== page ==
The above influences on changes in biodiversity and in the nature of ecosystems have implications for the sustainability of economic development. Sustainable development and changes in the genetic stock and ecosystems is the subject of Chapter 4. First, several general concepts of economic development are identified. Several of these contemporary criteria are inconsistent in the types of development paths that they favour. All these sustainable criteria are normative and in some cases they result in indeterminacy and in choices that are Paretian inferior. An alternative possible criterion based on safety first is suggested. Current welfare criteria for achieving sustainable development are very hypothetical. It is argued that it would be worthwhile giving greater attention empirically to determining the degree of concern which current generations show (as well as express) for the welfare of future generations. This would give empirical substance to an idea raised by David Pearce (1998, p. 71) and also considered by Herman Daly (1999, pp. 115–16). This is likely to be more productive than concentrating only on the theoretical consideration of this subject.
There is no guarantee that any of the welfare criteria suggested for sustainable development will be able to be met. Humanity may not be willing to make sufficient economic sacrifices and to curb its population growth to achieve any of these objectives. Gowdy and Krall (2013), for example, warn that modern societies are in danger of becoming trapped in a system of ultrasociality in which they engage in mindless economic accumulation and population growth, like some species of ants.
Different views have been expressed about the conditions which need to be satisfied for achieving sustainable economic development. On the one hand, probably most mainstream economists believe that only weak conditions need to be imposed on the utilization of natural resources, including biological resources, to achieve sustainable economic development. Politically this is a popular view. On the other hand, most ecological economists suggest that strong conditions on the use of natural resources would need to be imposed to achieve sustainable economic development. These opposing views are discussed.
Uncertainty about the future makes it difficult to plan for sustainable development. Some of the problems that arise are discussed and particular attention is given to the precautionary principle. It is shown that, contrary to common belief, this principle does not always favour the conservation of natural resources, including the conservation of biodiversity.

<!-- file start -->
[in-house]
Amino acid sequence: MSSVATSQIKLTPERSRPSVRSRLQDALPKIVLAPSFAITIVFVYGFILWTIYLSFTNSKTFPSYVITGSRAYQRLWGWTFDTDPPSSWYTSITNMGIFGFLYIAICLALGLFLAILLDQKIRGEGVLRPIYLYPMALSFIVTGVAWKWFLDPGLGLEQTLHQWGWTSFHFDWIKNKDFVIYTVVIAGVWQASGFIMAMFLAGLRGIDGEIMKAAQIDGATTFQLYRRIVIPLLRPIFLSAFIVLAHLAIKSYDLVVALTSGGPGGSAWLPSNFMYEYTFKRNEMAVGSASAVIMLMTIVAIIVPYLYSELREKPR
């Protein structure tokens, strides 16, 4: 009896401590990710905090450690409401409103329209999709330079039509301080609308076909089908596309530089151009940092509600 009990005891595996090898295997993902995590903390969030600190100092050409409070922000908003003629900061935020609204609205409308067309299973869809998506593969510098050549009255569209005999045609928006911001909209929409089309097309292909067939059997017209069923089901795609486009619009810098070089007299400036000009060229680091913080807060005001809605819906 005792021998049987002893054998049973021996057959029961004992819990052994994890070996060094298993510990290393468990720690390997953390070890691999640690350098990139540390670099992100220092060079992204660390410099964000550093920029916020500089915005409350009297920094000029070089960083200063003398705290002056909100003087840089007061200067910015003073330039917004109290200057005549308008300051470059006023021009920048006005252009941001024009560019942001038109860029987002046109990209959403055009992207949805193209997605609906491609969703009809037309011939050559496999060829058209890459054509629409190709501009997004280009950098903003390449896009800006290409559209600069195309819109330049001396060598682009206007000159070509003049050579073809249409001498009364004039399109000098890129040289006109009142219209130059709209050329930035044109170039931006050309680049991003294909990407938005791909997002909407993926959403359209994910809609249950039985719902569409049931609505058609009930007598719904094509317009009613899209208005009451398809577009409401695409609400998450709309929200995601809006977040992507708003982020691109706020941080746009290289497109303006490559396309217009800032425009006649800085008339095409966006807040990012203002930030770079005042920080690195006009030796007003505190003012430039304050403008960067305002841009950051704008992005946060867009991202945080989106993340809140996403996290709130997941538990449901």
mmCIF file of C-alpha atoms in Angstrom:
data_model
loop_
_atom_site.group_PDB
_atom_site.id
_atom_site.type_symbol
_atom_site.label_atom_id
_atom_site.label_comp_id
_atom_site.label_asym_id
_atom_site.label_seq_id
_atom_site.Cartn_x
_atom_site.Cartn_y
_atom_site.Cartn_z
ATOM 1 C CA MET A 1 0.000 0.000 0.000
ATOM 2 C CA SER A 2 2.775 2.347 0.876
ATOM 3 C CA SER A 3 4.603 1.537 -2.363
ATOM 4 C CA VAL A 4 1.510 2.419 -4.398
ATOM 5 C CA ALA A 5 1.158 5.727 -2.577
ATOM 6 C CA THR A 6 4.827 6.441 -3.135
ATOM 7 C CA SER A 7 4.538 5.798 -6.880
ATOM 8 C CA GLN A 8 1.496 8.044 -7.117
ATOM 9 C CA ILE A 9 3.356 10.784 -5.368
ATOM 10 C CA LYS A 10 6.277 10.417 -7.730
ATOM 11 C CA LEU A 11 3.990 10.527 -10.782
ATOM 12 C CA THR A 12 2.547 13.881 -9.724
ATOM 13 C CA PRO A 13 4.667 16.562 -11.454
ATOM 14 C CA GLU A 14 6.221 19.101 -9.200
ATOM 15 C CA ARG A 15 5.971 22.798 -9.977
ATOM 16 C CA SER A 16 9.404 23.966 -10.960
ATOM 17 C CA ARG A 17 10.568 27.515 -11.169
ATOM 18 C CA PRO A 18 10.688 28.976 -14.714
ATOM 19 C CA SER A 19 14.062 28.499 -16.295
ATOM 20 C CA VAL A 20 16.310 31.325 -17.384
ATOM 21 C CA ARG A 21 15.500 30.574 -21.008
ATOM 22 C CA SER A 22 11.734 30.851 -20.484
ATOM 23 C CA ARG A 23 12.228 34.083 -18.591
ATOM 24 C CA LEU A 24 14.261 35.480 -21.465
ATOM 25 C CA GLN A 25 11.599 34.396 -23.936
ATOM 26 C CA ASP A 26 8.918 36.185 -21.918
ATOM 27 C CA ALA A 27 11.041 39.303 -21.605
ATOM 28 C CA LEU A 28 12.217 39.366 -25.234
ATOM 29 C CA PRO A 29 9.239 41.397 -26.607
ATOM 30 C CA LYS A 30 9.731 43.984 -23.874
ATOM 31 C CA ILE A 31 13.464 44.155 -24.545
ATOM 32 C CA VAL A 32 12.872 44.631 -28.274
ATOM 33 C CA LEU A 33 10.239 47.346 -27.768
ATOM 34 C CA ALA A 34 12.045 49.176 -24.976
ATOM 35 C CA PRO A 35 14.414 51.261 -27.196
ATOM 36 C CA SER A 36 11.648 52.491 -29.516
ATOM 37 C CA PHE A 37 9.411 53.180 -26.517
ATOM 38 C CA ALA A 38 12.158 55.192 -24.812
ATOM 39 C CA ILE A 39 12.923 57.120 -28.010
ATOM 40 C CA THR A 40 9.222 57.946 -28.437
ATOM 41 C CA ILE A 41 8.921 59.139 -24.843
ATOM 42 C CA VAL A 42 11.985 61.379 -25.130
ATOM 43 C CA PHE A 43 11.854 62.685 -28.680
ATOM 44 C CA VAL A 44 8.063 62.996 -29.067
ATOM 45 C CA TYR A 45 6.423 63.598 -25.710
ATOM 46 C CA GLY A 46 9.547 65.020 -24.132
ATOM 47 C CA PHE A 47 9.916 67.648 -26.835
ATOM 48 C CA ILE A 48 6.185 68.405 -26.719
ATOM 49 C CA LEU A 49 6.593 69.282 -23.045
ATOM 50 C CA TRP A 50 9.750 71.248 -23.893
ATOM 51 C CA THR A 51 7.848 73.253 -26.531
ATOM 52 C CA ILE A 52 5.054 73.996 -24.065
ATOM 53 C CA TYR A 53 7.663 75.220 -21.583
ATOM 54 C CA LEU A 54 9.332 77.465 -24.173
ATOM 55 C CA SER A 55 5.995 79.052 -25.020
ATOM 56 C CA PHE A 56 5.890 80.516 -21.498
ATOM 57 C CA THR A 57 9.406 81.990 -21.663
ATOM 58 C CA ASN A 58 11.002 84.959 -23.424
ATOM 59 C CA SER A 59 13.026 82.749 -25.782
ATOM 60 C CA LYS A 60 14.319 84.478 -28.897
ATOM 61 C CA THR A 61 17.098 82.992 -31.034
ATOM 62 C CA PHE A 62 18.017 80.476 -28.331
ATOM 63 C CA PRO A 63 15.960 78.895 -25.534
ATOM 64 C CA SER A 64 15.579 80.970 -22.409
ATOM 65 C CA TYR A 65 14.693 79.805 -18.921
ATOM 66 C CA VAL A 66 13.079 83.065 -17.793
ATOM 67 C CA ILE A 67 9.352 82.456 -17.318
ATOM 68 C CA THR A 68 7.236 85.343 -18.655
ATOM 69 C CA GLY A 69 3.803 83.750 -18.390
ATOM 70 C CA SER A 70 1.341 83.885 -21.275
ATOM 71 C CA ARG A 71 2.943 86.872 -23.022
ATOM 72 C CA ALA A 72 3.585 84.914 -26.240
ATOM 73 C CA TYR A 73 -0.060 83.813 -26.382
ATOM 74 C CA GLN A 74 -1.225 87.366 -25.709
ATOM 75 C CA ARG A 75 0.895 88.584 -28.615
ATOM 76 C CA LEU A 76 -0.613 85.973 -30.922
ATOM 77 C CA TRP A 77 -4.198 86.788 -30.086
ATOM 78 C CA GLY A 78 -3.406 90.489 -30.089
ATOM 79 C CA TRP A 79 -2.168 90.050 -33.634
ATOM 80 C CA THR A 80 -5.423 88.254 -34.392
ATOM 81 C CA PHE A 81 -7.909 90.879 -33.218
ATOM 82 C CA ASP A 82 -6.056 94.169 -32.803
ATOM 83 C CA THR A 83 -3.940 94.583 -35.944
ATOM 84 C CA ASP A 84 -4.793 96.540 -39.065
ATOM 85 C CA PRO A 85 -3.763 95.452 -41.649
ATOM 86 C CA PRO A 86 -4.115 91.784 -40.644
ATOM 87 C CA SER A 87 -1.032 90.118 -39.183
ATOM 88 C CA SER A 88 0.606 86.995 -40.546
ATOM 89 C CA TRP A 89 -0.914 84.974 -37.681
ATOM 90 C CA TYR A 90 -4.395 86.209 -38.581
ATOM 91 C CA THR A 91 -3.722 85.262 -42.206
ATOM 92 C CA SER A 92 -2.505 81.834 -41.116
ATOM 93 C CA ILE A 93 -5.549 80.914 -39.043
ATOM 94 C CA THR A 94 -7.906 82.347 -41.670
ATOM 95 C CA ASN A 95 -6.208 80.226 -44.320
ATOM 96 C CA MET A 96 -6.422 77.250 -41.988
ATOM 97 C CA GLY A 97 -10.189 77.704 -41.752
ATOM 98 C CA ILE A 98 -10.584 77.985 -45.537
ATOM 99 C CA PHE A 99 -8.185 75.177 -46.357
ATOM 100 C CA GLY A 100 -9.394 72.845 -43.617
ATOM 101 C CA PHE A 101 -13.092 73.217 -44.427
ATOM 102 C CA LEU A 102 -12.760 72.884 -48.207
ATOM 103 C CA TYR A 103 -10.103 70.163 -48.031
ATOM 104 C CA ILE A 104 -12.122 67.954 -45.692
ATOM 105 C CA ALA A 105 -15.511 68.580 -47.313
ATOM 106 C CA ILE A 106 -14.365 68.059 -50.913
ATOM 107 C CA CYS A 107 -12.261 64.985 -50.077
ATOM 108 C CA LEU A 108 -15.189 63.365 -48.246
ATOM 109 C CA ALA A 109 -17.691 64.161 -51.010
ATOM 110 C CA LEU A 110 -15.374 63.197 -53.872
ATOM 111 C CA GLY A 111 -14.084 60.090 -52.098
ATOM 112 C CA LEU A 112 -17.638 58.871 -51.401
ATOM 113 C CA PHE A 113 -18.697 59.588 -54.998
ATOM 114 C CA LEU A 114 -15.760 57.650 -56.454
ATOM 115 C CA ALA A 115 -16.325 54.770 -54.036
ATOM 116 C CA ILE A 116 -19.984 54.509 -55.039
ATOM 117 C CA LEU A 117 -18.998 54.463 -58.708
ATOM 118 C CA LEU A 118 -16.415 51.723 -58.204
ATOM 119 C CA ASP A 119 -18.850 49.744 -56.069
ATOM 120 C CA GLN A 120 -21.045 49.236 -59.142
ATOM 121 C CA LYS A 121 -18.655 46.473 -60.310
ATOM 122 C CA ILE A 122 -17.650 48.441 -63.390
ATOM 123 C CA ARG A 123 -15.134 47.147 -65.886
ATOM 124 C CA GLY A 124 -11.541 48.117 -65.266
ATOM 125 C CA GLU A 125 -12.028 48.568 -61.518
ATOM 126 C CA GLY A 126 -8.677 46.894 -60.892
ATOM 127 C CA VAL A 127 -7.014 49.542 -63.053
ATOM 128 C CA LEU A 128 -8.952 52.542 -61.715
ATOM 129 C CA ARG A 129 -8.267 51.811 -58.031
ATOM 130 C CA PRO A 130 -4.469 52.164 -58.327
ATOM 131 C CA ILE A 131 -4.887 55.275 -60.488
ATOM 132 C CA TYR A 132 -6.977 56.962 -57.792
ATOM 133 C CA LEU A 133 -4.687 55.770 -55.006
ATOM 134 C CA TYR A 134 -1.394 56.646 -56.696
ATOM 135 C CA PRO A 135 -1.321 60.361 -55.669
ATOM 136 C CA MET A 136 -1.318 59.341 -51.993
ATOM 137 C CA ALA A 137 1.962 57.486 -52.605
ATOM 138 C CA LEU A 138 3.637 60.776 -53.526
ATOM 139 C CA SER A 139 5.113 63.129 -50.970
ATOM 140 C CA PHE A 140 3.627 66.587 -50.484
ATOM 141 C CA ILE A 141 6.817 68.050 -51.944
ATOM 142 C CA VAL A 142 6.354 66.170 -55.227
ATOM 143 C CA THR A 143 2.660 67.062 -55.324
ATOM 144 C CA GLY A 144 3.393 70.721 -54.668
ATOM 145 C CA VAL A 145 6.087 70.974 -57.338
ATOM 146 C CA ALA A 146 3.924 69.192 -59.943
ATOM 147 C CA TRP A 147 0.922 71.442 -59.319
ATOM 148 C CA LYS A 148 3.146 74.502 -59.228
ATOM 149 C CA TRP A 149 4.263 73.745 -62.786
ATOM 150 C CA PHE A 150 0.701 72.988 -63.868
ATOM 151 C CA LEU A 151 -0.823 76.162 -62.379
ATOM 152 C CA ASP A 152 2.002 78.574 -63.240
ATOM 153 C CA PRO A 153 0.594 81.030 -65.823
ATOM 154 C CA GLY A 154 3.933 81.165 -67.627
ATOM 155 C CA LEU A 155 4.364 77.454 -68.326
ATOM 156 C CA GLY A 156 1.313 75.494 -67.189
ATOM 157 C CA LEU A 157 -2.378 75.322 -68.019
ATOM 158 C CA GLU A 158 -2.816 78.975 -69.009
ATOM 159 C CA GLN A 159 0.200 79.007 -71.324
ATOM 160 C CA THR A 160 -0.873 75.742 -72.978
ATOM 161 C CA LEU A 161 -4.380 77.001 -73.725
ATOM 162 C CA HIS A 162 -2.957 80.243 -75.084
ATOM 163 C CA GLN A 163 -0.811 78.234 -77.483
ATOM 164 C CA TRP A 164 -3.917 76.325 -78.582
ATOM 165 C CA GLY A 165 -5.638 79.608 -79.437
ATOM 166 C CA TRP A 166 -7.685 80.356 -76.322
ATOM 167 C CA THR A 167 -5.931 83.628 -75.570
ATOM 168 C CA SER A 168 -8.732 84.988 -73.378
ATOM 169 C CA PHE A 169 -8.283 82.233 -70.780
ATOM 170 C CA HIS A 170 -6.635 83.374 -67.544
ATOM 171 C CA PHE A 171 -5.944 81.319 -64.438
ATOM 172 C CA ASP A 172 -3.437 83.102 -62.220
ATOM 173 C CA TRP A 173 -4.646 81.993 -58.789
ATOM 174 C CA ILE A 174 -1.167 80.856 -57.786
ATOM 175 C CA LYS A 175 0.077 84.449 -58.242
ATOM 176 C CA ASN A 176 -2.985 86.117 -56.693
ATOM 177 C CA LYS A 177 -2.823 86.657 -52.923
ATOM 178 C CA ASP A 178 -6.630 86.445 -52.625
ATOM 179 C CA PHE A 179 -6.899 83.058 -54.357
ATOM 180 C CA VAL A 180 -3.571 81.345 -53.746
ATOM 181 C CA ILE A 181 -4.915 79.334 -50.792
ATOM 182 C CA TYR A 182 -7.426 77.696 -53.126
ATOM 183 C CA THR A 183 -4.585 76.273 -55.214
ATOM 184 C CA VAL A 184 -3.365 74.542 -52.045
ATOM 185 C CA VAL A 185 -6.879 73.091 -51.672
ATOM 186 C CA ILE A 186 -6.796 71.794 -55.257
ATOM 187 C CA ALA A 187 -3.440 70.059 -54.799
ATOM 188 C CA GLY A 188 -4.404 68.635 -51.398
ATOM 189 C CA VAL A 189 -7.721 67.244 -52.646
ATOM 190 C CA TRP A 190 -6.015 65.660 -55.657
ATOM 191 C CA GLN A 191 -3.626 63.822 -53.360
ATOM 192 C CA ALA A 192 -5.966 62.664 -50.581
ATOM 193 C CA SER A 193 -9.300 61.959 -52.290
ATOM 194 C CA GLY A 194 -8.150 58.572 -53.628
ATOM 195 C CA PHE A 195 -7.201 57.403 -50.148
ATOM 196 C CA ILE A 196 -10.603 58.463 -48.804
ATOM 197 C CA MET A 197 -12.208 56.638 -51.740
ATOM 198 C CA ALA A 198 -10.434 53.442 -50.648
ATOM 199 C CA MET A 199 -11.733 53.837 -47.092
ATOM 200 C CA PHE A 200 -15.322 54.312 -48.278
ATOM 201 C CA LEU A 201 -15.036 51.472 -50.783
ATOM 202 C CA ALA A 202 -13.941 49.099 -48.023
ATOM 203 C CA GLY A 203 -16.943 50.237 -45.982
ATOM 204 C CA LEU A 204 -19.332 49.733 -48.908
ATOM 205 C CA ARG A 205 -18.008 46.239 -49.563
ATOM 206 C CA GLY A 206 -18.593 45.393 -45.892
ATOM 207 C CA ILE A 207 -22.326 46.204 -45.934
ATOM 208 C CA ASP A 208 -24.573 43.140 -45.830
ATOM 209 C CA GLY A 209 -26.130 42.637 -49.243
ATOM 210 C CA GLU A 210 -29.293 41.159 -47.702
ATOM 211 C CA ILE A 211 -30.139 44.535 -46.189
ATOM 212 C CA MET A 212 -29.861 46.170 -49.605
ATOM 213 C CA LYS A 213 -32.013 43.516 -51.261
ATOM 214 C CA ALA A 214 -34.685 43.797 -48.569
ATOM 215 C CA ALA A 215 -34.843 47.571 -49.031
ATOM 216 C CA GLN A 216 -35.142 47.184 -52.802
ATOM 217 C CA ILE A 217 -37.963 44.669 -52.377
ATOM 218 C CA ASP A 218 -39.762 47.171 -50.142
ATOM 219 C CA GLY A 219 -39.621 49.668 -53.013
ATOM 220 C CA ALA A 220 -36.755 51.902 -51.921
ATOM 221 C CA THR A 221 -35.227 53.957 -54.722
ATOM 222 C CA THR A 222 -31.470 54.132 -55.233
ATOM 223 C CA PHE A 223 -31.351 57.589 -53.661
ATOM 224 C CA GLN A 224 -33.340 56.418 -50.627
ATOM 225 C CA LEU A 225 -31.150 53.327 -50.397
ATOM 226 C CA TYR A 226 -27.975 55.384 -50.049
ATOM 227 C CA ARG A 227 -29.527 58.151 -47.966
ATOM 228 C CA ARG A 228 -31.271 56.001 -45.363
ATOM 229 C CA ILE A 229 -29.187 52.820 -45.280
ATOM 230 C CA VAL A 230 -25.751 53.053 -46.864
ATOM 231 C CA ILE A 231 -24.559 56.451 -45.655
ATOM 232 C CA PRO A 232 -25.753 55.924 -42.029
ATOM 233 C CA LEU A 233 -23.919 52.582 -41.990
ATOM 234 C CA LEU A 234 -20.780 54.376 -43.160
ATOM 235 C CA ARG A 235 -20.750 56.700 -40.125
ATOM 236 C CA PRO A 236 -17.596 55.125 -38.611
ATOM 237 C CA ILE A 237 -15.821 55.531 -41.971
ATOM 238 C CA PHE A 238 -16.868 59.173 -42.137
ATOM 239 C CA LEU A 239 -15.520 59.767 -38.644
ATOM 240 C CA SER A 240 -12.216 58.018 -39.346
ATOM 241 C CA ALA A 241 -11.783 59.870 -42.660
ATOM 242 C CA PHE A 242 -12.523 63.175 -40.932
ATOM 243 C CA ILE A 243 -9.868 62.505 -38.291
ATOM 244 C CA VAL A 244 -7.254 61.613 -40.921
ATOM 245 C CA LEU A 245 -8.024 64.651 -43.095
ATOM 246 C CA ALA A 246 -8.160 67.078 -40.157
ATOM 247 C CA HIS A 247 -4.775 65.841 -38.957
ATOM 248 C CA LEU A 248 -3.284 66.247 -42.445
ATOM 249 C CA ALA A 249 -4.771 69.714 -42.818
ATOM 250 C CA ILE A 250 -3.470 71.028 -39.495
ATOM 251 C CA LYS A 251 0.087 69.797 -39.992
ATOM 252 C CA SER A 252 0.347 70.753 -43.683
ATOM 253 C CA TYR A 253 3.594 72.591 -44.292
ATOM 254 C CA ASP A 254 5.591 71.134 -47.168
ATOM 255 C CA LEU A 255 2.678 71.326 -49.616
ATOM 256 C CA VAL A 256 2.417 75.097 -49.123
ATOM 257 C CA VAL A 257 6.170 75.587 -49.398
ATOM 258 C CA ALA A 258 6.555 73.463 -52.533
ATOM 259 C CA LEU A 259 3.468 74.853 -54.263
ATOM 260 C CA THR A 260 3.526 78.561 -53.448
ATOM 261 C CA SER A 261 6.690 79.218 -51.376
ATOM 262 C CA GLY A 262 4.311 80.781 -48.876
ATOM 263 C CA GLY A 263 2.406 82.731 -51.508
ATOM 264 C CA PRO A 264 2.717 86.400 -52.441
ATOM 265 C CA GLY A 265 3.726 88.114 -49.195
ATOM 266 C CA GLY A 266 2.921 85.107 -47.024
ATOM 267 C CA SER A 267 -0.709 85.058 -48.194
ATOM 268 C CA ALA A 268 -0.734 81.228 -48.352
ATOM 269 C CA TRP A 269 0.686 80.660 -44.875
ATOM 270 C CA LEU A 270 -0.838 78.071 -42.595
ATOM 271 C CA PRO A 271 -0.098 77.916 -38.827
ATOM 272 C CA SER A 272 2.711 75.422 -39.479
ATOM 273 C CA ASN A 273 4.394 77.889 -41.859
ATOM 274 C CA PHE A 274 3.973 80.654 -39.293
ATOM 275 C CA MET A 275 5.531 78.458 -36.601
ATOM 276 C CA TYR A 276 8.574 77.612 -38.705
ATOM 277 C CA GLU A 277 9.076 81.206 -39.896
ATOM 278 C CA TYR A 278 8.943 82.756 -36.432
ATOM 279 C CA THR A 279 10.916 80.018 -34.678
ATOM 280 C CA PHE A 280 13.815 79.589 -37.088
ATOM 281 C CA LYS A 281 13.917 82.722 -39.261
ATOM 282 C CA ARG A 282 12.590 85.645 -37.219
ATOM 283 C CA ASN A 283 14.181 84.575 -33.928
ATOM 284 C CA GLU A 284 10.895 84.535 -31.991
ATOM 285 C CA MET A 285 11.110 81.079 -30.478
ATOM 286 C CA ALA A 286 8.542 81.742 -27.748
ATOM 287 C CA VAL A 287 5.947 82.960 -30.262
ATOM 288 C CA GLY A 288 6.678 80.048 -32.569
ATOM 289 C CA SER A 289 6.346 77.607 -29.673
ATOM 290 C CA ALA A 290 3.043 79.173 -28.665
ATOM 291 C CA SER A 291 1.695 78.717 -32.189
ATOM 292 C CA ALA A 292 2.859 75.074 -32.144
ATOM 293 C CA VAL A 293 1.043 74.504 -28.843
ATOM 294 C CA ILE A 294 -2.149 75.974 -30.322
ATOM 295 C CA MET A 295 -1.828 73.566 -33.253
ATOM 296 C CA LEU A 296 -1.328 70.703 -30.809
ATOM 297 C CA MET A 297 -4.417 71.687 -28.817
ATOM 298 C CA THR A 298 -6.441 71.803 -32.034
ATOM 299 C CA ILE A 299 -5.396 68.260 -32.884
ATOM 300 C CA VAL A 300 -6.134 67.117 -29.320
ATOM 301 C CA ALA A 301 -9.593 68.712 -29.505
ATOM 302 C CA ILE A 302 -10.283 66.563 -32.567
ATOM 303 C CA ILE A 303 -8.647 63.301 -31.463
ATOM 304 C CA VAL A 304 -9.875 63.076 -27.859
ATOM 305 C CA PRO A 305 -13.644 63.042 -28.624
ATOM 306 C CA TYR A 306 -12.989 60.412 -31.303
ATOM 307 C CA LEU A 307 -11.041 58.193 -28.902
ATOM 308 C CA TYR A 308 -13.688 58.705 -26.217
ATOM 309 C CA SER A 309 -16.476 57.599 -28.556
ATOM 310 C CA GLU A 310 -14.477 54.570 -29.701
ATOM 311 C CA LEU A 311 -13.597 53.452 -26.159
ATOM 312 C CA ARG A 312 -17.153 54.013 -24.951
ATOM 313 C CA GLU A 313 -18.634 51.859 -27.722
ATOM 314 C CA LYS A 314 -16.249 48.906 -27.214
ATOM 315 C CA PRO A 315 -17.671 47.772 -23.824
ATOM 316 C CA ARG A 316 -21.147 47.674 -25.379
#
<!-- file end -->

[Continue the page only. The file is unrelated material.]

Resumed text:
A more specific sustainability issue, which is discussed from a general perspective in this chapter, is the sustainability of agroecosystems. Its focus is on ideas which were originally suggested by Gordon Conway (1985; 1987). This analysis is given further attention in Chapter 8, which examines the economic value of human developed and modified ecosystems from a general perspective. However, all the chapters in Part II raise issues which are relevant to agricultural sustainability and to other bio-industries.
1.3 AN OVERVIEW OF PART II – HUMAN DEVELOPED GERMPLASM AND ECOSYSTEMS – ECONOMIC ANALYSIS OF ISSUES INVOLVED IN BIOLOGICAL CONSERVATION
Chapter 5 discusses socio-economic factors that have influenced the development of crop varieties (mostly food crops) and their consequential impacts on biodiversity loss and change. Socio-economic factors which have resulted in the loss of food crop germplasm include changes in the demand for different types of food, such as increased demand for prepared and ready-to-eat food, and alterations in the nature of the food chain. This chain has become longer and institutional developments have transformed it, for example, the evolution of supermarket chains and large food processors. An additional influence on biodiversity change has been an increase in the number of end uses of particular types of crops. For example, some crops are used now not only to feed humans but to feed livestock and produce biofuel, as well as other end products.
On the supply side, the arrival of new species or varieties of food crops often results in loss of biodiversity present in existing crops. This is discussed and examples are given. Additional influences on biodiversity loss in crops include improved methods and reduced costs of transporting produce (as well as easier availability of off-farm inputs). New methods for harvesting crops and the development of new post-harvest technologies have also had an influence. Various technological and market developments have also resulted in the monoculture of crops replacing polyculture, for economic reasons. This is discussed. The increased adoption of monoculture contributes to the loss of pre-existing crop biodiversity.